We may not get to enjoy the fruits of it all, but we’re in the midst of a golden age in touring car racing around the world. In Northern Europe, rival local series have amalgamated into the Scandinavian Touring Car Championship. In the UK, the British Touring Car Championship is enjoying the largest and most diverse grid in its long history. In Australia, the V8 Supercars series has grown from a Holden vs. Ford battle to include challengers from Mercedes, Nissan and Volvo. And in Germany, the DTM championship has managed to lure BMW back onto the grid to open up the battle between Mercedes and Audi. All good things, in short.
Since returning to the Deutsche Tourenwagen Masters in 2012, BMW has won the drivers’ title once and the constructors’ title twice, proving the Bavarian manufacturer to be not only a suitable challenger to the two-horse race between its star- and ring-emblazoned rivals, but the dominant force in German tin-top racing. Now BMW is set to enter its third season since returning to the DTM, and this is the car with which it intends to do so.
Replacing the M3 DTM that has impressively won half of the DTM races it has contested over the past two years, BMW’s latest racing car is made in the mold of the new M4 coupe. Only it’s even meaner. While the production version has switched to a turbo six, the DTM version still uses a V8: a 4.0-liter unit with four-valve cylinder heads, mandatory air restrictors and a Bosch ECU to channel 480 horsepower and 369 pound-feet of torque to the rear set of Hankook racing slicks through a six-speed sequential gearbox. The lightweight chassis is rounded out with competition-level aerodynamics and all the mandatory safety equipment.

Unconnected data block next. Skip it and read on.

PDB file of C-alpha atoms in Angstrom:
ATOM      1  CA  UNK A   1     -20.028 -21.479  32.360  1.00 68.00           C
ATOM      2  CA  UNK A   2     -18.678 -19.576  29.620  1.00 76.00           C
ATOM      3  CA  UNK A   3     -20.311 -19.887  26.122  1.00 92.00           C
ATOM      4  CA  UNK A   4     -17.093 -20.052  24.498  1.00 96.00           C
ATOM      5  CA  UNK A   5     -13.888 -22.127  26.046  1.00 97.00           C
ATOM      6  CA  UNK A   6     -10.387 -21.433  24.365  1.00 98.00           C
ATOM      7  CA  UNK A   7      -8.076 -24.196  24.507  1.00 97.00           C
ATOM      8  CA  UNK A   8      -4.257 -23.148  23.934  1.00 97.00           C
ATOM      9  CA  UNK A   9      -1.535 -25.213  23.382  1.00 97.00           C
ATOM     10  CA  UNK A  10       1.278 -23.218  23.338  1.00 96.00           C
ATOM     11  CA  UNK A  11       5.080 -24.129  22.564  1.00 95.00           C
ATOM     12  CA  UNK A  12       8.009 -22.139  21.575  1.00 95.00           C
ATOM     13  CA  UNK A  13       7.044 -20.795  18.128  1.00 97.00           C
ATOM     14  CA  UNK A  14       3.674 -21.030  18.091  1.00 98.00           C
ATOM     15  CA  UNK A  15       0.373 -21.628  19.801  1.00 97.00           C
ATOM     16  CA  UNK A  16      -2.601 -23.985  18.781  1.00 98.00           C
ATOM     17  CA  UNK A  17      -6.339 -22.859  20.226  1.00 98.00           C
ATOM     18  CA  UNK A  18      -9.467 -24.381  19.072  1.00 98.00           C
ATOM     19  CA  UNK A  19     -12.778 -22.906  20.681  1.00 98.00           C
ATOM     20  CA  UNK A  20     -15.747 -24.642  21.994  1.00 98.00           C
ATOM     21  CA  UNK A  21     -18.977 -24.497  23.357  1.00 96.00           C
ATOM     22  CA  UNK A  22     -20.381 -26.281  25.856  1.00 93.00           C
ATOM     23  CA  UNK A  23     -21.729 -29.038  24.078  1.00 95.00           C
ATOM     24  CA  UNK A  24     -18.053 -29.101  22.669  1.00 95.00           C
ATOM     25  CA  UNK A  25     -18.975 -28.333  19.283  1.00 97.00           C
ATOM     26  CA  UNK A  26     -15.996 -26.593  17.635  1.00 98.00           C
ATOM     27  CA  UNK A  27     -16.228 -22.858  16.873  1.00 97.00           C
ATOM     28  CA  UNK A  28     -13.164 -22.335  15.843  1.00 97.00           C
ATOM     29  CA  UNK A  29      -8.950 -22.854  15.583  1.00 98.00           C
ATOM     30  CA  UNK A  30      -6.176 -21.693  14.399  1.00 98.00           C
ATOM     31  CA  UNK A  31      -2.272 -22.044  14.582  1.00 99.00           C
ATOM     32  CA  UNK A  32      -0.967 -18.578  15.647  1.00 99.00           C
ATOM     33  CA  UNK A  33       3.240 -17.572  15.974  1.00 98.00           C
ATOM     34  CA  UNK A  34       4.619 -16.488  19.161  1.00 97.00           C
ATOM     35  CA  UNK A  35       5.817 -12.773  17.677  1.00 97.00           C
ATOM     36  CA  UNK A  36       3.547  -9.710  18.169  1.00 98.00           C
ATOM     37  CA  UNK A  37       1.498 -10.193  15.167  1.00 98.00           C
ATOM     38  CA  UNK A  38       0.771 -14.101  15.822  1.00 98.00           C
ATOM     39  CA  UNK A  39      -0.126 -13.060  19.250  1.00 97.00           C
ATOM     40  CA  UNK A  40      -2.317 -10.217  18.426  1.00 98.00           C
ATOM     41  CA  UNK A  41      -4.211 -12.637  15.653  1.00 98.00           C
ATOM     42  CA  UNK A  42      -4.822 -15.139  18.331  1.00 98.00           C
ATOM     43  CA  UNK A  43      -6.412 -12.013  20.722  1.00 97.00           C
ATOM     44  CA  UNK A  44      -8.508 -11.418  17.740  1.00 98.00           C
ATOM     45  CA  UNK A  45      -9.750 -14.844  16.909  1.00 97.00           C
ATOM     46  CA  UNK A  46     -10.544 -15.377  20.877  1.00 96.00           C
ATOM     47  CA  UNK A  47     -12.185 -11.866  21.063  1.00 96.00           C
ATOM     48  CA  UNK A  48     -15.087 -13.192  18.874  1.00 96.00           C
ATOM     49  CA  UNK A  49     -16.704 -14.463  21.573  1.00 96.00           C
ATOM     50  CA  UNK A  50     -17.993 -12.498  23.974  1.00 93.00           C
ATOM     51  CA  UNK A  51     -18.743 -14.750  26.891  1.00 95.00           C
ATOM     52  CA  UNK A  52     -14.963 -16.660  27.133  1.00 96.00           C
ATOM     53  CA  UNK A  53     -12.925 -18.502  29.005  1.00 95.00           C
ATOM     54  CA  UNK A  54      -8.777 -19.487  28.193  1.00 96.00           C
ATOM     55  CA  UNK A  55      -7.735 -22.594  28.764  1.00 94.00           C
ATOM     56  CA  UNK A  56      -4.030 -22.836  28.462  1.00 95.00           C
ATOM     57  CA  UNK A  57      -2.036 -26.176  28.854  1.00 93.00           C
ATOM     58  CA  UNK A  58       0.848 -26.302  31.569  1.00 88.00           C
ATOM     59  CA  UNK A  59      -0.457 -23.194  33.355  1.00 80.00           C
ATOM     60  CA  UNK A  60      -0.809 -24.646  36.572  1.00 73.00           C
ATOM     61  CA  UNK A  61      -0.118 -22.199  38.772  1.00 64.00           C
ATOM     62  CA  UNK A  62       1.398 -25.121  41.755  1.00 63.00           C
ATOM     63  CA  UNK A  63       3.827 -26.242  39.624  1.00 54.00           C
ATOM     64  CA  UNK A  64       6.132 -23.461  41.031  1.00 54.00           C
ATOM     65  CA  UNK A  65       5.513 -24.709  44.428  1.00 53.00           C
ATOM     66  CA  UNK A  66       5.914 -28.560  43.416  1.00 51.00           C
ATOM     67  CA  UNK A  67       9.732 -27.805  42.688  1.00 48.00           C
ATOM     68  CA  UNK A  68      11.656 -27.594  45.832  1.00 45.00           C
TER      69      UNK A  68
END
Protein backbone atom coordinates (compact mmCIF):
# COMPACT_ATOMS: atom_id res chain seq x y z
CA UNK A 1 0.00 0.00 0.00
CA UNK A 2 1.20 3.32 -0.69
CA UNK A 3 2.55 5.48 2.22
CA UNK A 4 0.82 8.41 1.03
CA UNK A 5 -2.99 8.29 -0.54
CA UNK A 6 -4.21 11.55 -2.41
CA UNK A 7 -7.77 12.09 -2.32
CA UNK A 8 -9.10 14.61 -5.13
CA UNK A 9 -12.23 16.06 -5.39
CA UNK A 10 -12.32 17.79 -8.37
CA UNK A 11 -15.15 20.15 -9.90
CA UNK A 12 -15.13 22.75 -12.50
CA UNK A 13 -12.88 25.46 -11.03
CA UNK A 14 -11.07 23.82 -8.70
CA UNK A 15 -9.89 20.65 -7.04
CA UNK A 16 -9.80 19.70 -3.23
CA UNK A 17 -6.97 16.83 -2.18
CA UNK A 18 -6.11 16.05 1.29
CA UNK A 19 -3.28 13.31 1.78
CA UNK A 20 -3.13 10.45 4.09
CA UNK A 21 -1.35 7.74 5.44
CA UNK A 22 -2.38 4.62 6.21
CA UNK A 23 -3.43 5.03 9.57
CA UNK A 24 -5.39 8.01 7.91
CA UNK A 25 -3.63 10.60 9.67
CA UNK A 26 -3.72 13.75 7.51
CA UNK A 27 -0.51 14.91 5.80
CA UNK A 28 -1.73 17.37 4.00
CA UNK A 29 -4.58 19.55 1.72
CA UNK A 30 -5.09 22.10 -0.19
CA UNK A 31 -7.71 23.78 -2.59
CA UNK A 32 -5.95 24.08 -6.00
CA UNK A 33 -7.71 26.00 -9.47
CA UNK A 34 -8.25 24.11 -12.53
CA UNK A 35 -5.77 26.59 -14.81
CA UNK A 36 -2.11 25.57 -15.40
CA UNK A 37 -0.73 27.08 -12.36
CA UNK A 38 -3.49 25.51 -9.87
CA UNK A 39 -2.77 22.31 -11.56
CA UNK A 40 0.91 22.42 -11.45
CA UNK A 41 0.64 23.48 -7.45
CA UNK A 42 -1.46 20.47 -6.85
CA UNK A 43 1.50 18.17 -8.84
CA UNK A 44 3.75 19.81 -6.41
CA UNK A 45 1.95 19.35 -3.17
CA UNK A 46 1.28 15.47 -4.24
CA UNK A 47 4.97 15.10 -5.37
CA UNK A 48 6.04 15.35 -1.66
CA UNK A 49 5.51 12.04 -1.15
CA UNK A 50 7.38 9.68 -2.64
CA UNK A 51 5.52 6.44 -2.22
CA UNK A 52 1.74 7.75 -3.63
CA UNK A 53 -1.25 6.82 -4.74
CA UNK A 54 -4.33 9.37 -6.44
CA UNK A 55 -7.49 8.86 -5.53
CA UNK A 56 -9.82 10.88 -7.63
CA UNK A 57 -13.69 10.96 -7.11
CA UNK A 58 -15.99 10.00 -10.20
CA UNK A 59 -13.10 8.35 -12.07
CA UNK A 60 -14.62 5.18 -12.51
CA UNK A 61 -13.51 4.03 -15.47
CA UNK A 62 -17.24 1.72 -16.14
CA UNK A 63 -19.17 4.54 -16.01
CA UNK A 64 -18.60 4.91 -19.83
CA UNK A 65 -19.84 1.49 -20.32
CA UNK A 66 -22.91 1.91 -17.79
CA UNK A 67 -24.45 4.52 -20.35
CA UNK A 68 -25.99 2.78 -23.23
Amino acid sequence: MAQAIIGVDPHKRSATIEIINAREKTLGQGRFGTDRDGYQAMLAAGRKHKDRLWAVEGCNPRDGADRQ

Look for the new M4 DTM to debut at the first test session of the season in Budapest at the end of the month before a team of eight drivers field it in the season opener at Hockenheim on May 4, led by BMW’s returning champions Bruno Spengler and Martin Tomczyk. Former F1 driver Timo Glock will also be among them, facing off against fellow grand prix defectors Paul di Resta and (just announced) Vitaly Petrov who will be driving for Mercedes this season.
The new challenger makes its debut: Preparations for the start of the BMW M4 DTM’s first season enter the finishing straight.
Munich (DE), 1st March 2014. The submission of the necessary papers for the aerodynamic homologation of the 2014-spec DTM cars to the Deutsche Motor Sport Bund (DMSB) also marks the end of a busy, and yet exciting, period for BMW Motorsport. Development work on the BMW M4 DTM, which will compete in the forthcoming DTM season, has been in full swing in recent weeks and months. As of today, it is no longer possible to make modifications to fundamental areas of the car, heralding a new phase of preparations for the start of the season in Hockenheim (DE) on 4th May. The forthcoming tests will primarily focus on optimising detailed aspects of the total package and understanding how to exhaust the full potential of the BMW M4 DTM.
The new car will make public appearances out on the track at the official ITR tests in Budapest (HU, 31st March – 3rd April) and then at the final test in Hockenheim (DE, 14th – 17th April). Like last year, the official presentation of all eight BMW M4 DTMs on 25th April in Munich’s BMW Welt will provide BMW Motorsport fans with a mouth-watering taste of what they can look forward to in the new season.